Honest mistakes are one thing. Stupid mistakes are another. While forgeting to lower the landing gear and failing to detect that fact in the landing checklist can be a honest mistake, deciding to lower it so low cannot: they would know that they were doing something wrong. Noticing too low that the gear is up and deciding to lower it instead of going around is somewhere in the middle.

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    Quote Originally Posted by Gabriel View Post
    I hope it was not intentional, but rather a "oh shit" moment.

    If it was intentional (or if I learn if from YouTube), in my airline (if it existed) they would be fired no questions asked.

    If it was a mistake (say that they were through 500ft and one say "500ft, stabilized appr... oh shit, the gear is up", or that they are made aware by a "landing gear" warning), then they would get seriously questioned about why they lowered the gear instead of going around, and maybe (and I've said maybe) get another chance after additional corrective (and punitive) training.

    Honest mistakes are one thing. Stupid mistakes are another. While forgeting to lower the landing gear and failing to detect that fact in the landing checklist can be a honest mistake, deciding to lower it so low cannot: they would know that they were doing something wrong. Noticing too low that the gear is up and deciding to lower it instead of going around is somewhere in the middle.
    It appears to be an intentional move here given they are coming in faster than normal and the flaps aren't down all the way, and that they continue the approach to landing after lowering the gear. If it was a mistake I think they would have gone around. The runway is 13,000 ft long and the FedEx ramp happens to be at its far end.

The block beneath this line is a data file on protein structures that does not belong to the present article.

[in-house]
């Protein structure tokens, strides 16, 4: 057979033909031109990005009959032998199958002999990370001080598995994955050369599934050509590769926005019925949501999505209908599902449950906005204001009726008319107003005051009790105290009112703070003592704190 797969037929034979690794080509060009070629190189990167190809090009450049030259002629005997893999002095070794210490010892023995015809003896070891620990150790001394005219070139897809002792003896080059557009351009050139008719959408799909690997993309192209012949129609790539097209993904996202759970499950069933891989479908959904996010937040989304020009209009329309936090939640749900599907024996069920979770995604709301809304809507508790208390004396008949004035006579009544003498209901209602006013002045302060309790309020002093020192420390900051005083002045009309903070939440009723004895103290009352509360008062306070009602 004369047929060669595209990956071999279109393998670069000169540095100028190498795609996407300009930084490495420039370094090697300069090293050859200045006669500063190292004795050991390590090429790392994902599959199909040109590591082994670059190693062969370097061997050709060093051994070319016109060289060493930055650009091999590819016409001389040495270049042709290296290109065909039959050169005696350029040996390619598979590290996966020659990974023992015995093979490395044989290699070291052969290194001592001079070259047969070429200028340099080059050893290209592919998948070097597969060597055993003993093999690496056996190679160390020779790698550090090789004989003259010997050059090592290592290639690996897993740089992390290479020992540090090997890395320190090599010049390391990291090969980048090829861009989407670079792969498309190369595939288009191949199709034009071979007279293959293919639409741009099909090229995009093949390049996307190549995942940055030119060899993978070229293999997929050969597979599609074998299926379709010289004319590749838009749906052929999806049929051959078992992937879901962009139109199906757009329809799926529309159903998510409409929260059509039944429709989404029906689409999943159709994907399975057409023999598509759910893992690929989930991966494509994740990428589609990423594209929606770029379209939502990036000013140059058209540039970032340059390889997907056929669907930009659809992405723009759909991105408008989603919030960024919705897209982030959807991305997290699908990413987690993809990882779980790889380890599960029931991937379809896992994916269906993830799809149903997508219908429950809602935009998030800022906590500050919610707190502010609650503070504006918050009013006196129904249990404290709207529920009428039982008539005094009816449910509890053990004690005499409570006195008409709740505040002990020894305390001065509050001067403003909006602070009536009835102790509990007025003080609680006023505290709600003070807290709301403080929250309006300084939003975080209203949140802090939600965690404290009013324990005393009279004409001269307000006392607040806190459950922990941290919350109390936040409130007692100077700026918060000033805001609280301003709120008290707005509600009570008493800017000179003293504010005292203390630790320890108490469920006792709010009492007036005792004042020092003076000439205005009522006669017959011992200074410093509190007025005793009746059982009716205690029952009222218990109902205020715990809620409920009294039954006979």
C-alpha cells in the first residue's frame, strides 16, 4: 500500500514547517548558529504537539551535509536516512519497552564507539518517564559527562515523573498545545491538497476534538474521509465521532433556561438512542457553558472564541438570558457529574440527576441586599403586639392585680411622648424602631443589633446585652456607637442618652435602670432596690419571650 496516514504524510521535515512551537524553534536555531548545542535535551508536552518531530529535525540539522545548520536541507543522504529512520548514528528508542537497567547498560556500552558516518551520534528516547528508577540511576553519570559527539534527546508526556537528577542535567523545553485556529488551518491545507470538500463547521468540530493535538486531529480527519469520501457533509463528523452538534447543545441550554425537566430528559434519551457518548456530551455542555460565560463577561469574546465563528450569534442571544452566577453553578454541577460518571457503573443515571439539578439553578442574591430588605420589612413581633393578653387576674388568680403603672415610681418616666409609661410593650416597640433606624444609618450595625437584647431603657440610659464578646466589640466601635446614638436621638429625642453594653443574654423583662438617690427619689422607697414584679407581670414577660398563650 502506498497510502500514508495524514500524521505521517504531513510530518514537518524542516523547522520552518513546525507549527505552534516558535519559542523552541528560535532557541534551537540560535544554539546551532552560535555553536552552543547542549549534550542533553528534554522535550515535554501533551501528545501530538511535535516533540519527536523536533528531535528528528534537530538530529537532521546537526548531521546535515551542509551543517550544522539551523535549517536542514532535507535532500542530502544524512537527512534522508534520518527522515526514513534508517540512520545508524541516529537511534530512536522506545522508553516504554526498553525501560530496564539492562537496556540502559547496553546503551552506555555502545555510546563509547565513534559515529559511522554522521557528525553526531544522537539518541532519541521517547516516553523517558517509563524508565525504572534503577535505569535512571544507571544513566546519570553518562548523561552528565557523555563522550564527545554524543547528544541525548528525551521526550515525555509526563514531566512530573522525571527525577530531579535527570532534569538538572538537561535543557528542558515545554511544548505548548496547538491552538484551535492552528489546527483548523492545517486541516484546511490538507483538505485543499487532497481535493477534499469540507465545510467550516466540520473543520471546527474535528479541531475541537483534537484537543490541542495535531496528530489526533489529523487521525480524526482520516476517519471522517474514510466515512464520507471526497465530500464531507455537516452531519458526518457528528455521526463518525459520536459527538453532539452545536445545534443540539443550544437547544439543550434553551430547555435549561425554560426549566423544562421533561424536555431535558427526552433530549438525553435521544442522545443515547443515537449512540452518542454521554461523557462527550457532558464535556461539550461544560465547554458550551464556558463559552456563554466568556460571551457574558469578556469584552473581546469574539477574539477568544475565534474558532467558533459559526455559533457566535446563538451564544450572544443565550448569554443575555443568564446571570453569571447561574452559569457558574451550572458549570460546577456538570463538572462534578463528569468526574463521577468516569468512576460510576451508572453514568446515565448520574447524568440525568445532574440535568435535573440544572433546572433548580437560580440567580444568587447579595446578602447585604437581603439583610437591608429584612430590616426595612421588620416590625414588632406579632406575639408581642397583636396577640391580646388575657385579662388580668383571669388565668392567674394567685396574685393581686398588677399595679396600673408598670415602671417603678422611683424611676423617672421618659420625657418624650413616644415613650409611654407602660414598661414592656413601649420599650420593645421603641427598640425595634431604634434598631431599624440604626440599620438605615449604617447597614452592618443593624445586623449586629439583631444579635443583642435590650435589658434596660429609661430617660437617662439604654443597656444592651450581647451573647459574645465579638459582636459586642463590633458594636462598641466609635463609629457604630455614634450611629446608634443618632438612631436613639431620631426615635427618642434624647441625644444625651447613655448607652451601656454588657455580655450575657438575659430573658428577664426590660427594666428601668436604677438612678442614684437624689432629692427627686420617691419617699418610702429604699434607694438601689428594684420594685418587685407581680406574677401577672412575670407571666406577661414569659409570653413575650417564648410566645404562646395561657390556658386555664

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    Flaps 35 is a normal landing flap setting for the DC-10/MD-10 as is Flaps 50.

    Looking at the video they were at Flaps 22 and when they selected Flaps 35 the gear unsafe warning went off (which cannot be silenced) and prompted them to lower the gear.

    If the crew was fast, the gear would have already been out. It has a much higher extension speed. (Around 260 IIRC) And any pilot would be using the gear well in advance of getting that low.
    Anybody can fly a round airplane....

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    Senior Member 3WE's Avatar
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    Gabriel-LeftSeat circular argument
    I think there's agreement that this was not particularly dangerous- and even if it was an "oh crap" the pilots were situationally aware after the speculated gear warning and plenty of time to determine if continuing or going around was more appropriate.

    As to the disagreement- while we can't say with absolute certainty- it would appear that they violated the commonly accepted 'rules' for a stabilized approach.

    I would question the wisdom of deliberately violating stabilized-approach 'rules'- you could get reprimanded for bad judgement.

    Now, if things unfolded fast and there were some valid distractions in the cockpit, and it was an honest mistake, I feel a lot better.

    Because a premeditated and deliberate violation of stabilized approach 'rules' seems unlikely to me, I side with those who suggest that this was an honest, "oh crap" mistake.
    Tres Caca de Toro

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    Quote Originally Posted by 3WE View Post
    I think there's agreement that this was not particularly dangerous- and even if it was an "oh crap" the pilots were situationally aware after the speculated gear warning and plenty of time to determine if continuing or going around was more appropriate.

    As to the disagreement- while we can't say with absolute certainty- it would appear that they violated the commonly accepted 'rules' for a stabilized approach.